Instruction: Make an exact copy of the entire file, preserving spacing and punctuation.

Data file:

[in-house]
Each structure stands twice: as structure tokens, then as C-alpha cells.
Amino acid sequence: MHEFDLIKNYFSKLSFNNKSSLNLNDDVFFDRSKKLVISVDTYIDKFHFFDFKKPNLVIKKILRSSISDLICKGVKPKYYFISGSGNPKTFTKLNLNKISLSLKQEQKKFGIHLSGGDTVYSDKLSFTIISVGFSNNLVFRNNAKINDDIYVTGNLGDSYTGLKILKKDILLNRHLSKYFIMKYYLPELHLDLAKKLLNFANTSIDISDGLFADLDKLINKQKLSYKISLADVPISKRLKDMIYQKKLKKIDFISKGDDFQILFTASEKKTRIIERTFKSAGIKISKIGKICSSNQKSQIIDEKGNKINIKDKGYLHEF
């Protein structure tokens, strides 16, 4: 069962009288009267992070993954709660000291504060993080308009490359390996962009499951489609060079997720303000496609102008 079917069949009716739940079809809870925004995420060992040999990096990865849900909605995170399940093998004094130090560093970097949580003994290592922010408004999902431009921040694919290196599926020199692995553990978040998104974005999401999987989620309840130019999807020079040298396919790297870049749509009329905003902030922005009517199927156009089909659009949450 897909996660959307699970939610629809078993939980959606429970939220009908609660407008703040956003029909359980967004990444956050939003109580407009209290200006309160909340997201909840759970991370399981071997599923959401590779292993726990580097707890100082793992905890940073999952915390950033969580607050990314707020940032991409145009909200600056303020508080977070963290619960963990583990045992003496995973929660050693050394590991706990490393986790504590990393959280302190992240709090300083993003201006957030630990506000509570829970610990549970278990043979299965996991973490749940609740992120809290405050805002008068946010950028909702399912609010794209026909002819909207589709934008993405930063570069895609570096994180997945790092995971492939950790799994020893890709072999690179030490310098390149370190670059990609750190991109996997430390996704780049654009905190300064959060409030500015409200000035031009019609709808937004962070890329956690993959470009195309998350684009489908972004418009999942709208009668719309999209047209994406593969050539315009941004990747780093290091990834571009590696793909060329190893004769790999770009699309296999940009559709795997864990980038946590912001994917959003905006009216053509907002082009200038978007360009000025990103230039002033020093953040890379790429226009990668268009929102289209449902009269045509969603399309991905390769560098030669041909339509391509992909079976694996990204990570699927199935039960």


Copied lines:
[in-house]
Each structure stands twice: as structure tokens, then as C-alpha cells.
Amino acid sequence: MHEFDLIKNYFSKLSFNNKSSLNLNDDVFFDRSKKLVISVDTYIDKFHFFDFKKPNLVIKKILRSSISDLICKGVKPKYYFISGSGNPKTFTKLNLNKISLSLKQEQKKFGIHLSGGDTVYSDKLSFTIISVGFSNNLVFRNNAKINDDIYVTGNLGDSYTGLKILKKDILLNRHLSKYFIMKYYLPELHLDLAKKLLNFANTSIDISDGLFADLDKLINKQKLSYKISLADVPISKRLKDMIYQKKLKKIDFISKGDDFQILFTASEKKTRIIERTFKSAGIKISKIGKICSSNQKSQIIDEKGNKINIKDKGYLHEF
């Protein structure tokens, strides 16, 4: 069962009288009267992070993954709660000291504060993080308009490359390996962009499951489609060079997720303000496609102008 079917069949009716739940079809809870925004995420060992040999990096990865849900909605995170399940093998004094130090560093970097949580003994290592922010408004999902431009921040694919290196599926020199692995553990978040998104974005999401999987989620309840130019999807020079040298396919790297870049749509009329905003902030922005009517199927156009089909659009949450 897909996660959307699970939610629809078993939980959606429970939220009908609660407008703040956003029909359980967004990444956050939003109580407009209290200006309160909340997201909840759970991370399981071997599923959401590779292993726990580097707890100082793992905890940073999952915390950033969580607050990314707020940032991409145009909200600056303020508080977070963290619960963990583990045992003496995973929660050693050394590991706990490393986790504590990393959280302190992240709090300083993003201006957030630990506000509570829970610990549970278990043979299965996991973490749940609740992120809290405050805002008068946010950028909702399912609010794209026909002819909207589709934008993405930063570069895609570096994180997945790092995971492939950790799994020893890709072999690179030490310098390149370190670059990609750190991109996997430390996704780049654009905190300064959060409030500015409200000035031009019609709808937004962070890329956690993959470009195309998350684009489908972004418009999942709208009668719309999209047209994406593969050539315009941004990747780093290091990834571009590696793909060329190893004769790999770009699309296999940009559709795997864990980038946590912001994917959003905006009216053509907002082009200038978007360009000025990103230039002033020093953040890379790429226009990668268009929102289209449902009269045509969603399309991905390769560098030669041909339509391509992909079976694996990204990570699927199935039960």